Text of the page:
For dinner and a movie, all in one, just follow the food trucks. During the summer and fall, Street Food Cinema throws together a series of mostly outdoor parties that include screenings of some of our favorite movies, paired with an assortment of gourmet food trucks and even a live music performance from a cool local band. The screenings are held in venues across L.A., and alternate from week to week, so make sure to check the schedule. Some of the outdoor venues are dog-friendly, allowing you to bring your four-legged cinema lover along. New this year are two overnight camping events that extend the movie screening into a fun summer camp experience for grown-ups.
Every Saturday and Sunday, the UCB franchise's longest-running, most beloved showcase starts when a base cast of the theater's current top-brass—including founding UCB members Matt Walsh, Matt Besser and Ian Roberts—takes the stage. Then they introduce the surprise celebrity alumnae and friends who will be joining them (think Horatio Sanz, Ben Schwartz, Adam Pally). And finally, another special guest takes the stage, a non-improviser (think Flea, Cat Power, Rebel Wilson, Lena Dunham) who opens the show with a personal story, that's deftly mined for laughs by the players. But you have to go to find out who's there—that's part of the fun. Looking for a cheap night out? Sunday shows are free, but seating is first-come, first-served, so be sure to arrive early.
Bachelorette parties—and plenty of the bachelor ones, I’ve noticed—are never just about the booze and the partying. There’s always that slightest twinge of jealousy, a bruised hint of abandonment, a recklessness about to spin out of control. So it goes with the tonally uneven Rough Night, a half-borrowed comedy that quickly kicks its one night of female carousing into the realm of terrible decisions. You can feel the film’s desperation right under the surface: The script (by Broad City’s Lucia Aniello and Paul W. Downs) wants to join the company of Bridesmaids or Bachelorette, but respectively, it’s neither warm nor cool enough. Instead it settles for a coke-fueled mania that doesn’t cohere into anything apart from a handful of funny moments. Rough Night’s quintet of stars are dazzlers stuck in a middle gear; watching them play off each other is its own kind of pleasure, regardless of the takeaway. Scarlett Johansson is capable of a starchy kind of humor (see her SNL hosting), and that’s the energy she supplies here as Jess, an awkward state-senator candidate who’s currently losing in local polls to a competitor who's intentionally deploying dick picks. Taking a break from the combat, Jess gathers her college friends, including clingy Alice (Jillian Bell), secretive Blair (Zoë Kravitz), loud-and-proud Frankie (Ilana Glazer) and Jess’s semester-abroad confidante, Pippa (Kate McKinnon, stealing another summer movie with an outrageous Aussie accent and bug eyes). The Miami Bea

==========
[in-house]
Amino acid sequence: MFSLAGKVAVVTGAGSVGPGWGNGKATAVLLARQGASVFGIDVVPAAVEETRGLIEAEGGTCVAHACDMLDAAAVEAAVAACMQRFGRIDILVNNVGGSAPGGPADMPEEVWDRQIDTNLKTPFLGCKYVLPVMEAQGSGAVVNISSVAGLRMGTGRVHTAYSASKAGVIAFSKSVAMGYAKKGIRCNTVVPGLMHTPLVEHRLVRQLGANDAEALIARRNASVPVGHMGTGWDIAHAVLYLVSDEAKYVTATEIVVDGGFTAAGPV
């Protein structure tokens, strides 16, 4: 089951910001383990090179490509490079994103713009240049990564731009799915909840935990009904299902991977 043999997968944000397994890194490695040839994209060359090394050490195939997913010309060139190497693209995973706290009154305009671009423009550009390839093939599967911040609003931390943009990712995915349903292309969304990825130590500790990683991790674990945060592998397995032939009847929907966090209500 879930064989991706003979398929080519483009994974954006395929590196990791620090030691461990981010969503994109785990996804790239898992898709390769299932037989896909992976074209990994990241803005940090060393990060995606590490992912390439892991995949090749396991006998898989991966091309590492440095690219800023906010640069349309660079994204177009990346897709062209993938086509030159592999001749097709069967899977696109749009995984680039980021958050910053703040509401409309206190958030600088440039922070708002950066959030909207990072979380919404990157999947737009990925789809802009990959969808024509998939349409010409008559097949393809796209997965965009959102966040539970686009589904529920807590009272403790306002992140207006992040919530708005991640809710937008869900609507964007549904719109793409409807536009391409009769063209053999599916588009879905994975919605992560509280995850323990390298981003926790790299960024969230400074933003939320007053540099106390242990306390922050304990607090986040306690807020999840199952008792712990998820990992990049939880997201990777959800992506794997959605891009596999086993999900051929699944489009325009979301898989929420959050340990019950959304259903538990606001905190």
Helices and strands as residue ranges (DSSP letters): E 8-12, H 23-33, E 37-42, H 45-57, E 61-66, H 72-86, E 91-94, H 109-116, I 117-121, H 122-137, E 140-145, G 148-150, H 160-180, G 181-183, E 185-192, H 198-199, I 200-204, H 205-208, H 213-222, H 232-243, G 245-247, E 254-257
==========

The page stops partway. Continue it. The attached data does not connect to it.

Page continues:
Hilltop sunset views and rising bands—including Savoy Motel and former Kurt Vile guitarist Steve Gunn—combine to make this Getty tradition a worthy destination for Angelenos on both sides of the 405. Tip: Avoid the traffic and the crowds and arrive early. You'll get to visit the exhibits, watch the sunset and snag a seat at the restaurant before the dinner rush.